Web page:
Private Practice: Parenting, Sexuality, and Intellectual Disability

Mar 04, 2011
Tagged with:

Private Practice did it again. Another week gone by, another new episode, and another hot disability topic brought to the table. A really hot one this time.

So what was the topic? Nothing other than sexuality and parental rights for people with intellectual disabilities, with a few other undertones thrown in. The story went something like this: a teenage girl with Down Syndrome was caught by her mother being sexually active with her male friend who also had an intellectual disability. The mom brought the girl into the doctor’s office for a check-up and the doctor discovered that she was pregnant. The rest of the story was the mom and doctors deciding how to handle the situation. So many questions came up… Should they tell the girl that she is pregnant? Should the girl have the option to keep the baby? Does keeping the baby mean that the girl’s mom will have to do all of the raising of the child? Do they tell the boy? What sort of rights does the boy have? Do they simply abort the baby without ever telling the baby’s parents? And then there were the bigger under-riding questions… What makes someone fit to be a parent? Who gets to make decisions about life and death? If an individual will need support in raising a baby, do they have the right to choose to have a baby?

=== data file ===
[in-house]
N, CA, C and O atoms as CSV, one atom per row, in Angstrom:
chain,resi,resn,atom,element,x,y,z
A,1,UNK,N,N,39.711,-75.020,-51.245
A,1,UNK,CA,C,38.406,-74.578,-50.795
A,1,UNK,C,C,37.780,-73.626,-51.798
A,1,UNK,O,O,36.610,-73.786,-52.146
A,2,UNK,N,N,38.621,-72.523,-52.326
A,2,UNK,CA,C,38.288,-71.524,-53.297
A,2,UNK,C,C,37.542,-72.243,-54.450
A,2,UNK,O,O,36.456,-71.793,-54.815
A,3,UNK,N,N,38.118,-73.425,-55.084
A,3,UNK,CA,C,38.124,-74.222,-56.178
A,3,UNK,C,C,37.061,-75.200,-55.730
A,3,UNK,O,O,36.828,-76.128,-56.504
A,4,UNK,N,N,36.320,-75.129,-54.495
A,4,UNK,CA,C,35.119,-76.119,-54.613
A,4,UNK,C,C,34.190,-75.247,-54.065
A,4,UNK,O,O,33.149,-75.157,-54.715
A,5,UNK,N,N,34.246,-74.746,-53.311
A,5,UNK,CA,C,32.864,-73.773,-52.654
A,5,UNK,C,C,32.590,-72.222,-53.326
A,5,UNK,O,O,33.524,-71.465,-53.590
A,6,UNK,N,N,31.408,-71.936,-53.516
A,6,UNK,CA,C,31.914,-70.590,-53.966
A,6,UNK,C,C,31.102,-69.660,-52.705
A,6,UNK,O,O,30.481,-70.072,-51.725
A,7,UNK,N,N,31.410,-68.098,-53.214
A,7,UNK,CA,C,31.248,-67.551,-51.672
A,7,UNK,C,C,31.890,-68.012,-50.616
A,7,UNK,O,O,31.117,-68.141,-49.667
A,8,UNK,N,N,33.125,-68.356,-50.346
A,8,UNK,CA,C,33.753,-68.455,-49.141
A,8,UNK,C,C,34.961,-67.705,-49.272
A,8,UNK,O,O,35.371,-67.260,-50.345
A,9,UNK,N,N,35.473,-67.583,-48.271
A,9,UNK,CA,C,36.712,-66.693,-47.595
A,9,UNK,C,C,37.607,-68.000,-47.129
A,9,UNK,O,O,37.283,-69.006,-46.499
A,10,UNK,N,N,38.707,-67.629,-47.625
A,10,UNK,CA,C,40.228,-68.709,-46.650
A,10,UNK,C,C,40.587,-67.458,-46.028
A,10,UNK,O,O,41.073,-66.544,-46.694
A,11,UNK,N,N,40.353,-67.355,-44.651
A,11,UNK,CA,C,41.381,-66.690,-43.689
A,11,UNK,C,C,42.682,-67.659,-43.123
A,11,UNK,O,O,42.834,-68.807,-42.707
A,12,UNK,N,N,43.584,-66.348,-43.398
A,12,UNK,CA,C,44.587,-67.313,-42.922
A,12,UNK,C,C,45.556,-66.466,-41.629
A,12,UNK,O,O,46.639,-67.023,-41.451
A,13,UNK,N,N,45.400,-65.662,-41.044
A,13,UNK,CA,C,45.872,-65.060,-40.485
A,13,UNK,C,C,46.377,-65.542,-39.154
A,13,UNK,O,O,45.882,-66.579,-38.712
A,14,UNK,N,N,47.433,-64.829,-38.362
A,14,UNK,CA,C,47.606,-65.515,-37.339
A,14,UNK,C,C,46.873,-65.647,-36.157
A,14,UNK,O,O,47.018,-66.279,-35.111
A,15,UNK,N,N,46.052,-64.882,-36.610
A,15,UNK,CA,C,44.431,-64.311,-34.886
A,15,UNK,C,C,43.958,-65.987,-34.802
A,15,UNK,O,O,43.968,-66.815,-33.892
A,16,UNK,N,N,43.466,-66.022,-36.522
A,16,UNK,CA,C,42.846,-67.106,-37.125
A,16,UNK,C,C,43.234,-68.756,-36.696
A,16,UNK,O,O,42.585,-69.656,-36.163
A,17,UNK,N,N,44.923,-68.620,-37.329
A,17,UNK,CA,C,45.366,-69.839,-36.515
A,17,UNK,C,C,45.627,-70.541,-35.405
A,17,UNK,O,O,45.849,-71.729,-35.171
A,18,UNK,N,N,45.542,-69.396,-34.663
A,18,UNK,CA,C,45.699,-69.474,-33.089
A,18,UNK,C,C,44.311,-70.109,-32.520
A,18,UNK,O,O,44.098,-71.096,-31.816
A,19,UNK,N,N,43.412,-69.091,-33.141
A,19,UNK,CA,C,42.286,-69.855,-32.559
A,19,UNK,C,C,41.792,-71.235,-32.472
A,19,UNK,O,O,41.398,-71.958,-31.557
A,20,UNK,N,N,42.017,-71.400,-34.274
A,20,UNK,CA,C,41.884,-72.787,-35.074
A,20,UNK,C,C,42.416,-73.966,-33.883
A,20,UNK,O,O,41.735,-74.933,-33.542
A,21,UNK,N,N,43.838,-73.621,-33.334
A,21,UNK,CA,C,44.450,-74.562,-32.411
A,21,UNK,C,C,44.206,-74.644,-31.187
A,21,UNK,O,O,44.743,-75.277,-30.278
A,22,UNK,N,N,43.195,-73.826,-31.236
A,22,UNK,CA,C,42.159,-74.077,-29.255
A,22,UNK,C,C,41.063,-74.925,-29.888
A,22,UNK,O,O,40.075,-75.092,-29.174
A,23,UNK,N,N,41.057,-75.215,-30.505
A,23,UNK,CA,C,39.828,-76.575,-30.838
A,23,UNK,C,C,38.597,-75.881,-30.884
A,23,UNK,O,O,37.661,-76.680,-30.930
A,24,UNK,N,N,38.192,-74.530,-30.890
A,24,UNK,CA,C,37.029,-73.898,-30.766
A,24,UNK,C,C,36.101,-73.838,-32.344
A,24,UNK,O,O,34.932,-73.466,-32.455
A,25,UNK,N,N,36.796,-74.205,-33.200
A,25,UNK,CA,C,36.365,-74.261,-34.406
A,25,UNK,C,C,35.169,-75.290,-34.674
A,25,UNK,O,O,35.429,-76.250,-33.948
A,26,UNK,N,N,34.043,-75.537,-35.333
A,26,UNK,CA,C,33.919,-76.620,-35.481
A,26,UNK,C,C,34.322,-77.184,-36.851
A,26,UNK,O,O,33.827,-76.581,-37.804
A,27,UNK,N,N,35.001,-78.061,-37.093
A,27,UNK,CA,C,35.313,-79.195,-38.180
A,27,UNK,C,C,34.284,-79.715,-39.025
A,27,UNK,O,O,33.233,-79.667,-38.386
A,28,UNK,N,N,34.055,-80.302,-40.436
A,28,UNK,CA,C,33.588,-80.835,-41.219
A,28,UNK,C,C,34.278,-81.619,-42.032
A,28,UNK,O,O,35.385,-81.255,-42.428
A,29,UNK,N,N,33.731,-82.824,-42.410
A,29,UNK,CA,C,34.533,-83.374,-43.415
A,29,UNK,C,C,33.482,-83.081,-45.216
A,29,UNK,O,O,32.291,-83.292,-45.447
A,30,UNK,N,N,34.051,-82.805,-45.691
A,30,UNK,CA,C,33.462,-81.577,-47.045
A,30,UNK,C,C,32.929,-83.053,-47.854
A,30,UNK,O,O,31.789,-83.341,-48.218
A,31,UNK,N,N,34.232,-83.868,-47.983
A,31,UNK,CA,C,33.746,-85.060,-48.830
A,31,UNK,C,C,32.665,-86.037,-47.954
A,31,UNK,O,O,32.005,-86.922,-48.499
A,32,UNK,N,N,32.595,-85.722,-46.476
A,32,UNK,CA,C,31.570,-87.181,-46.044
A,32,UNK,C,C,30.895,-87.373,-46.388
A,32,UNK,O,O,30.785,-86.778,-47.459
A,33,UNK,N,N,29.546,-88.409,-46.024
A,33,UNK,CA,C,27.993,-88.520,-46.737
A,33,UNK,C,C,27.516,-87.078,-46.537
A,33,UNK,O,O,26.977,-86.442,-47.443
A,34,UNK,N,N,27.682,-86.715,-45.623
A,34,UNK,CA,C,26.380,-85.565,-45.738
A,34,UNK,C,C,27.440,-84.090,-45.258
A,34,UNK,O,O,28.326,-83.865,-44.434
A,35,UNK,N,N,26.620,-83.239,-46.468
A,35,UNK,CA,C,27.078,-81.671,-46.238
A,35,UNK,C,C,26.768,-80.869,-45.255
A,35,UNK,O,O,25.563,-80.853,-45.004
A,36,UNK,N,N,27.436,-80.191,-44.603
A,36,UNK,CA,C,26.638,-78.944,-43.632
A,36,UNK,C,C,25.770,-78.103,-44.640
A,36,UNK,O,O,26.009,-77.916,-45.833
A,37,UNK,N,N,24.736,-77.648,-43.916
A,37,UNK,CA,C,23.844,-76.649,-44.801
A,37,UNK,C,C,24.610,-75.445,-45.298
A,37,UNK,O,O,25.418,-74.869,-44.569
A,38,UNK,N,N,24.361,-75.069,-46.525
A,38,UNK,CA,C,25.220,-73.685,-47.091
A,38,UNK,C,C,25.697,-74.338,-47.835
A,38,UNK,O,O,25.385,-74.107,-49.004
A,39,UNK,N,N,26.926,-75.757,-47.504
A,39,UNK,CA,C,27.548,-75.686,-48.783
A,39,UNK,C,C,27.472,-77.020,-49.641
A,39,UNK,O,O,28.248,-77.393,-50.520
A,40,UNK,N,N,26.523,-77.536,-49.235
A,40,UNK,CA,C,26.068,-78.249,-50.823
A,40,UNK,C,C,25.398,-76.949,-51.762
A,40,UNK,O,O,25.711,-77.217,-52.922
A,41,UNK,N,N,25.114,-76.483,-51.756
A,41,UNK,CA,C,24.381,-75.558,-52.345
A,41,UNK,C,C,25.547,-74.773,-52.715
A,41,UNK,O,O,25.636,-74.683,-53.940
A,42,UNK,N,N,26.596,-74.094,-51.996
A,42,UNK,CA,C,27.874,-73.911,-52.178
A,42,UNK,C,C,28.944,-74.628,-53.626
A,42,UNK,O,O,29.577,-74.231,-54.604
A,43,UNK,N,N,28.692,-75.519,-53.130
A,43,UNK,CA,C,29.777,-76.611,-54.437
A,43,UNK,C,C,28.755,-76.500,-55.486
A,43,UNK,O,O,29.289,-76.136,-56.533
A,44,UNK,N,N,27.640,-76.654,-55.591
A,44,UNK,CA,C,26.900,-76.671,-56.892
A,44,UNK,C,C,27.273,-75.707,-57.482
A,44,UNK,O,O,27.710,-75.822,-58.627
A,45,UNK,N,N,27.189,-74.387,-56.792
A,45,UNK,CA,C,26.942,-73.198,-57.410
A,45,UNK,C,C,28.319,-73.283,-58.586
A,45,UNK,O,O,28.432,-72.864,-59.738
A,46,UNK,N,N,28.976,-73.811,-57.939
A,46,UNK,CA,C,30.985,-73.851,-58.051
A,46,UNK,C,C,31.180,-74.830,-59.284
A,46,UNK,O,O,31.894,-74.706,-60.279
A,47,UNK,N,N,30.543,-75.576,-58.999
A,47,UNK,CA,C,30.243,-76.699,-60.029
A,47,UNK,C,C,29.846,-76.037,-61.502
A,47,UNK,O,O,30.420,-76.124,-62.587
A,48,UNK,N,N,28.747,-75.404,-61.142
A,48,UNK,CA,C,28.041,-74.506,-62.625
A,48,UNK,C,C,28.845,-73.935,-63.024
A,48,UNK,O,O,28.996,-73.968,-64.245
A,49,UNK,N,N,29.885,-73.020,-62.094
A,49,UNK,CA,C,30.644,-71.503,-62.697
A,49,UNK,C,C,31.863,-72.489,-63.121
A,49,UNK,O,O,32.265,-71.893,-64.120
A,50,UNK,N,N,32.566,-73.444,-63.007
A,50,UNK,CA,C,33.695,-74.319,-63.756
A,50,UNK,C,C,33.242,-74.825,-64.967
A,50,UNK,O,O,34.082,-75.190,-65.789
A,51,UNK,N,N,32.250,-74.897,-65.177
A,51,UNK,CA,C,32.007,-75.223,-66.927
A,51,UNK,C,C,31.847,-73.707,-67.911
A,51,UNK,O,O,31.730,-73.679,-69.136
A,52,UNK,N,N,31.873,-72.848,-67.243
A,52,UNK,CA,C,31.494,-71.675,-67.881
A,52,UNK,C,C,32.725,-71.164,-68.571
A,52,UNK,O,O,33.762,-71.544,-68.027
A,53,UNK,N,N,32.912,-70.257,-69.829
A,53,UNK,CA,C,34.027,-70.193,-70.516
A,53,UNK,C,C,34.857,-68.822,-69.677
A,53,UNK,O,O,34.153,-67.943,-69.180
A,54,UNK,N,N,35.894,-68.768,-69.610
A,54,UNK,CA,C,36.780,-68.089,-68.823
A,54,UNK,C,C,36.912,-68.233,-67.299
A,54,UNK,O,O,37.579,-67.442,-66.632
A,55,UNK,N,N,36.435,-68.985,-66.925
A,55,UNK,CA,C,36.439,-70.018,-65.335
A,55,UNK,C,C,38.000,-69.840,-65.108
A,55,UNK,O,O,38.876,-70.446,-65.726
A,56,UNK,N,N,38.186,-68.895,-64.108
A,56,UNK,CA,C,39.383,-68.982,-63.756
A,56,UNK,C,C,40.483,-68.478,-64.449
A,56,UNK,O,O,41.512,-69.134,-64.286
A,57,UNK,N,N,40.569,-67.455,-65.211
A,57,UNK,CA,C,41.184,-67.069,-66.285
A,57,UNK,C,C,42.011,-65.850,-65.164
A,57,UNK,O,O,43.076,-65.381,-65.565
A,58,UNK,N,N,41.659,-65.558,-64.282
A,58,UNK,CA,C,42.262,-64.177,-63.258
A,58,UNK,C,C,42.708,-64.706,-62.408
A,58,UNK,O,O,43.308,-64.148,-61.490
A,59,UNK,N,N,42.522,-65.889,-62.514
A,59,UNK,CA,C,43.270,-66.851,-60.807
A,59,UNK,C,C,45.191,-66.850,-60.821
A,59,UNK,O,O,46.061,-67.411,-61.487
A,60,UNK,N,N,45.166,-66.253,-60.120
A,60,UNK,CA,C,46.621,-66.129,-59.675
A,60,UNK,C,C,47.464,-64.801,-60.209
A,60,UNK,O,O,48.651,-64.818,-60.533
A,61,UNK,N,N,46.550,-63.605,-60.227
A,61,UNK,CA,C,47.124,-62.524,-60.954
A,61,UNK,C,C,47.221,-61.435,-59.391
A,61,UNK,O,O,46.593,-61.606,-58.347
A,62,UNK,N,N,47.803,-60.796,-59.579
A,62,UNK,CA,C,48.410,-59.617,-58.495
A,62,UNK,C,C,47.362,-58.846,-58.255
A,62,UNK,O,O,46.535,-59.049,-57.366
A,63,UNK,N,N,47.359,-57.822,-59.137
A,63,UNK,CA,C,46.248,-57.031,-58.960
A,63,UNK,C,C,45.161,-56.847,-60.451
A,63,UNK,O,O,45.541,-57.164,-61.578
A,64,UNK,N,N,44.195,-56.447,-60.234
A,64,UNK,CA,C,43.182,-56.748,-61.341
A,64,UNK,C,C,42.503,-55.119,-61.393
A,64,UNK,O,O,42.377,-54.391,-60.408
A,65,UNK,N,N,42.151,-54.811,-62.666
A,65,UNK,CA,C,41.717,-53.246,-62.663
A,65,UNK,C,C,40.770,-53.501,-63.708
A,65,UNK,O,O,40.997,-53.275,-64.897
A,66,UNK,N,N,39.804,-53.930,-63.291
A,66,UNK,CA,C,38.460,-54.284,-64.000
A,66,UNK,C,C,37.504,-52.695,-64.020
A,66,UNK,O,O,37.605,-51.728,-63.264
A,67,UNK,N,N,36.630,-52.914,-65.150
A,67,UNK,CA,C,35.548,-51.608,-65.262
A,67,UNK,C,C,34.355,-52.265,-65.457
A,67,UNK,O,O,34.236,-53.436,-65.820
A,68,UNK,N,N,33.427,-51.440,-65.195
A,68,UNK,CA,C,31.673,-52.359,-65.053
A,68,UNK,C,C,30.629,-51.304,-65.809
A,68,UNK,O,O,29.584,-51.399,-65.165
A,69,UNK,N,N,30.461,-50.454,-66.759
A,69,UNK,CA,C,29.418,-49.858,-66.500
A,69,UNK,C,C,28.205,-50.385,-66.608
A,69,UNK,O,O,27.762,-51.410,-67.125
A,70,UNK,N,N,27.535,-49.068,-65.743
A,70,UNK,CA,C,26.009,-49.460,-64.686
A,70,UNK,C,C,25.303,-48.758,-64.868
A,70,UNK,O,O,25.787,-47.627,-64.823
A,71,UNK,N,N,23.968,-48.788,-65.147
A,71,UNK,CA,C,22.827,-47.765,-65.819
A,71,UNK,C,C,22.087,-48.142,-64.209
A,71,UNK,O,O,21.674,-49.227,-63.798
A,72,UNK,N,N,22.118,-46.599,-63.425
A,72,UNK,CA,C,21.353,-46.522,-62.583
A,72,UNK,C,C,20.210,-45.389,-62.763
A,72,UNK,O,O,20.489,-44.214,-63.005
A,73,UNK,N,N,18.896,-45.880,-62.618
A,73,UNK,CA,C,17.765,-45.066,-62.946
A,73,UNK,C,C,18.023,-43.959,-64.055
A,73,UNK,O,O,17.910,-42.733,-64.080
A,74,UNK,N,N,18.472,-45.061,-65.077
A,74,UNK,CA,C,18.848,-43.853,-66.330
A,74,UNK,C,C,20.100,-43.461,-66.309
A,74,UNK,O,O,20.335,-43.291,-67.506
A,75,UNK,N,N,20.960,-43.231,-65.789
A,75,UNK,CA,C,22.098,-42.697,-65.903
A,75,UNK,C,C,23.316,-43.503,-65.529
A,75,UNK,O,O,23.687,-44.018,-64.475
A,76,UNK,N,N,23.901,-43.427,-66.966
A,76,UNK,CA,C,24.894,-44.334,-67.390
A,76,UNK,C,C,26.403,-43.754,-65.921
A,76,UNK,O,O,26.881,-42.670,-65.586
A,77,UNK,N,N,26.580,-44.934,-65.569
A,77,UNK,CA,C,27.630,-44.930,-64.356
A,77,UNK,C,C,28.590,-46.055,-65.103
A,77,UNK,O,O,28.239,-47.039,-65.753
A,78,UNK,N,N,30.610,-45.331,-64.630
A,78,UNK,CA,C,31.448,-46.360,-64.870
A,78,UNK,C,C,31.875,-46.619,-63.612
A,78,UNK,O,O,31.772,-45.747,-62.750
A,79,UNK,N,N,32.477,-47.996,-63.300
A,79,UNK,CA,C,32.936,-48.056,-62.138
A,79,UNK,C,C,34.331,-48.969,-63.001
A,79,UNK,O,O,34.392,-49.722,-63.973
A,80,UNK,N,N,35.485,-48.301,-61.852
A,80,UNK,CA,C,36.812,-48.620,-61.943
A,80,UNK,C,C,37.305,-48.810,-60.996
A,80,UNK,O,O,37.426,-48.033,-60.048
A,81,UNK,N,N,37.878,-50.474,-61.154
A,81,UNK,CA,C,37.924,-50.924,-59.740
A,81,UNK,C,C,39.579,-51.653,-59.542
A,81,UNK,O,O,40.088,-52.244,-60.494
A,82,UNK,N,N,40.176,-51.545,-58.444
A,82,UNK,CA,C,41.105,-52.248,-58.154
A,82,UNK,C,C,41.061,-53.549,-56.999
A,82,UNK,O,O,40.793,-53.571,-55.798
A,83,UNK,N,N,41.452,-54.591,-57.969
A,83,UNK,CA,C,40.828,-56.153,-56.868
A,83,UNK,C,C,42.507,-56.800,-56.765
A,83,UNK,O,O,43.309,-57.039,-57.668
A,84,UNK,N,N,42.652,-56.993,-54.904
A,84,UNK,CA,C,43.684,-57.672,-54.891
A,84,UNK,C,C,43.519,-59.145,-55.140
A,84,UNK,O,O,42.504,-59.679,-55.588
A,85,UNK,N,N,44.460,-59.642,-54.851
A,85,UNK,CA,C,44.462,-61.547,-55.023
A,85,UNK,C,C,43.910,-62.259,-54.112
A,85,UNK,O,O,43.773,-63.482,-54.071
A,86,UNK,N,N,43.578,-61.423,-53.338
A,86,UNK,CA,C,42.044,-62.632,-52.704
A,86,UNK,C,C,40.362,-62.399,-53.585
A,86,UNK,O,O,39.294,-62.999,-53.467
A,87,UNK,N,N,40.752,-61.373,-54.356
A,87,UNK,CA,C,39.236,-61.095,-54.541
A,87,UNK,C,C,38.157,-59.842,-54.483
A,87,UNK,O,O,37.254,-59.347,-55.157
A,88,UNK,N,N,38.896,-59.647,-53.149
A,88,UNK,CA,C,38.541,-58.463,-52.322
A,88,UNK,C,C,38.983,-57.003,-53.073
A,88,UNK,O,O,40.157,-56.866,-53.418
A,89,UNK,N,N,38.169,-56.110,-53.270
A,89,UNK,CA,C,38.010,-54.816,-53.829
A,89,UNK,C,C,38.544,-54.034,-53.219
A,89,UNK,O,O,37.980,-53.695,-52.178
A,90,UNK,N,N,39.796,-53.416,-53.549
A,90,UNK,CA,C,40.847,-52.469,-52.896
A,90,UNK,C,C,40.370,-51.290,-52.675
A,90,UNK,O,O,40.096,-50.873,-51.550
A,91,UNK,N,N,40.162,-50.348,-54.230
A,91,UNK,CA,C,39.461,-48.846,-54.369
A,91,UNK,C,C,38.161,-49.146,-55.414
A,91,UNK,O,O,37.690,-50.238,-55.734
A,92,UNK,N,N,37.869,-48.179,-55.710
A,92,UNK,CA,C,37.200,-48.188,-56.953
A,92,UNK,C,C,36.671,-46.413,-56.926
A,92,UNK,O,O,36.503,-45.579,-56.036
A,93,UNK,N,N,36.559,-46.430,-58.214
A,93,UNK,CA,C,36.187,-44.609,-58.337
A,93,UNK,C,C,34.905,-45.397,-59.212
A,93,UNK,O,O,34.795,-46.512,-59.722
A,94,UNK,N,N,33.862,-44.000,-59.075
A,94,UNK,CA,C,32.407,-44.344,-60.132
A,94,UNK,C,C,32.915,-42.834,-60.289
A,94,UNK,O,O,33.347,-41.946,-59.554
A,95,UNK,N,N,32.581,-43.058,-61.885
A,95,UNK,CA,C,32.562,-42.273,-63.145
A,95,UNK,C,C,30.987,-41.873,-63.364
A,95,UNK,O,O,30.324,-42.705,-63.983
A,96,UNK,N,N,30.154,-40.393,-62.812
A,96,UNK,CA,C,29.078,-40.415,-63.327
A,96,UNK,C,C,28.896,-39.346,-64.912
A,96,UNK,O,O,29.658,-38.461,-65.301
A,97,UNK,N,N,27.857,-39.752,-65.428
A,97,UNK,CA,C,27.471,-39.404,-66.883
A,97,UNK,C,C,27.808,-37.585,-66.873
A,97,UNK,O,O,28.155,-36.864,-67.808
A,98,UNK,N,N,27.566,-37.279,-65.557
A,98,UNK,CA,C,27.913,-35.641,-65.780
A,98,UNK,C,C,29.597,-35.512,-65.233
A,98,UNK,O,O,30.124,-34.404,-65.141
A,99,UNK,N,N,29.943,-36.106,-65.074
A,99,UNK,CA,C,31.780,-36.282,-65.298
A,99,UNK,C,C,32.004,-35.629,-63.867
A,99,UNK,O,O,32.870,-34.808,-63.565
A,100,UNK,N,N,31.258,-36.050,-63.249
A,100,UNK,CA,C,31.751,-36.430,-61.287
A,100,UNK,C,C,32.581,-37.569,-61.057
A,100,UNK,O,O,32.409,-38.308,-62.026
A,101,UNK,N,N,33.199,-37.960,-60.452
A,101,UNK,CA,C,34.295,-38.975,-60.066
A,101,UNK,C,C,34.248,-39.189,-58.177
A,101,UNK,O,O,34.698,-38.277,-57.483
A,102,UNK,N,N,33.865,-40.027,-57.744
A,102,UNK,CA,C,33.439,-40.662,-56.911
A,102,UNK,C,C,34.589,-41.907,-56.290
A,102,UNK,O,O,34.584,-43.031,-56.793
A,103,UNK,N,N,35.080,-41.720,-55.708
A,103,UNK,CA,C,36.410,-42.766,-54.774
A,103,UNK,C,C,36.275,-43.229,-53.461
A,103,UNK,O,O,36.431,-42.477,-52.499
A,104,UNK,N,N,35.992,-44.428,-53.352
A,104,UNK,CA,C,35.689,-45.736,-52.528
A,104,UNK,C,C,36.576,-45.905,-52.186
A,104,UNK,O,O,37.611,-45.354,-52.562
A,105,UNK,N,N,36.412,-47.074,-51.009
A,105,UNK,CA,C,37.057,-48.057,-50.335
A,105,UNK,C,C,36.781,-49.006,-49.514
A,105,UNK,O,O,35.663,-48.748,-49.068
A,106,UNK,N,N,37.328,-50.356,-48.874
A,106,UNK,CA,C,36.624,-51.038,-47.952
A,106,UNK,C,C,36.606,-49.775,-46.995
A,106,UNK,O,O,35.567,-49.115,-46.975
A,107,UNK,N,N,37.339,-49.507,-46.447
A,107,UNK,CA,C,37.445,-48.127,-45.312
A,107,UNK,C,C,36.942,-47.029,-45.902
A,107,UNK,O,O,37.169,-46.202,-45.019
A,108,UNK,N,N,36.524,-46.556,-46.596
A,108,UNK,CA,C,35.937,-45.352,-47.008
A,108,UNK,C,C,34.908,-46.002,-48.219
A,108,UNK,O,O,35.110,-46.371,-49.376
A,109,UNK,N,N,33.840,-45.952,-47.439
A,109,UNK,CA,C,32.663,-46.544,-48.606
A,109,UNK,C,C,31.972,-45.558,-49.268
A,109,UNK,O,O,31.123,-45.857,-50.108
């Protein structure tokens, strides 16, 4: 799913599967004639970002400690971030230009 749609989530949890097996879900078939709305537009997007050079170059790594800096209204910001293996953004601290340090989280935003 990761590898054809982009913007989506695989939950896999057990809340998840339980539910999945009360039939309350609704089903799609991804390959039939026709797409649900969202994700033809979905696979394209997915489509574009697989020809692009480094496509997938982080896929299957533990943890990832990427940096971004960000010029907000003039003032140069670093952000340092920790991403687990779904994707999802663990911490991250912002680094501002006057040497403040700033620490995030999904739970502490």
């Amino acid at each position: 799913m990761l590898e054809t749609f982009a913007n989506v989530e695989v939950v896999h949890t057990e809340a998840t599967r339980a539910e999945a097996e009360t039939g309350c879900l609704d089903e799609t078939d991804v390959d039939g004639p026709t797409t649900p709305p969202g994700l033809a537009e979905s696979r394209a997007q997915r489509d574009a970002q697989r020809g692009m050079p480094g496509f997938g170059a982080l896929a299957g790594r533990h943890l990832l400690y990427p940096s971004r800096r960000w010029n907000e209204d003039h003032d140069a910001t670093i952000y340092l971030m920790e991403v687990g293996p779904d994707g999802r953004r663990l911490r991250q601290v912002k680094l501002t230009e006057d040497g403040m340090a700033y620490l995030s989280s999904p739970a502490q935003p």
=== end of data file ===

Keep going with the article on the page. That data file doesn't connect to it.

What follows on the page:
My heart wants to say that there are easy answers to these questions. But the reality is that there are no easy answers…that the second you think you answer one question, a handful of other questions come up. But there are right and wrong ways of handling and processing through the situation.

Once again, I did not like the way that the show handled the issue – because in my opinion they took a fairly one-sided approach. Instead of raising all of the questions and then seeking out answers to them all, the show took a fairly firm stance…that stance being that the mother of the girl (grandmother of the baby) should have ultimate say in what happens. I’m going to refrain from stating my opinion about the ultimate decision at this point, because I don’t think there is an easy answer – and I don’t think there is a one-size-fits-all answer…but I do know there are other options out there….that regardless of the decision, the process should involve every effort possible to respect the rights, feelings, and decisions of all the key players….and in a show that reaches as many people as Private Practice, those options and processes should be fairly and equally represented.

Here are some interesting resources on the topics covered in this episode:

Author: Carolyn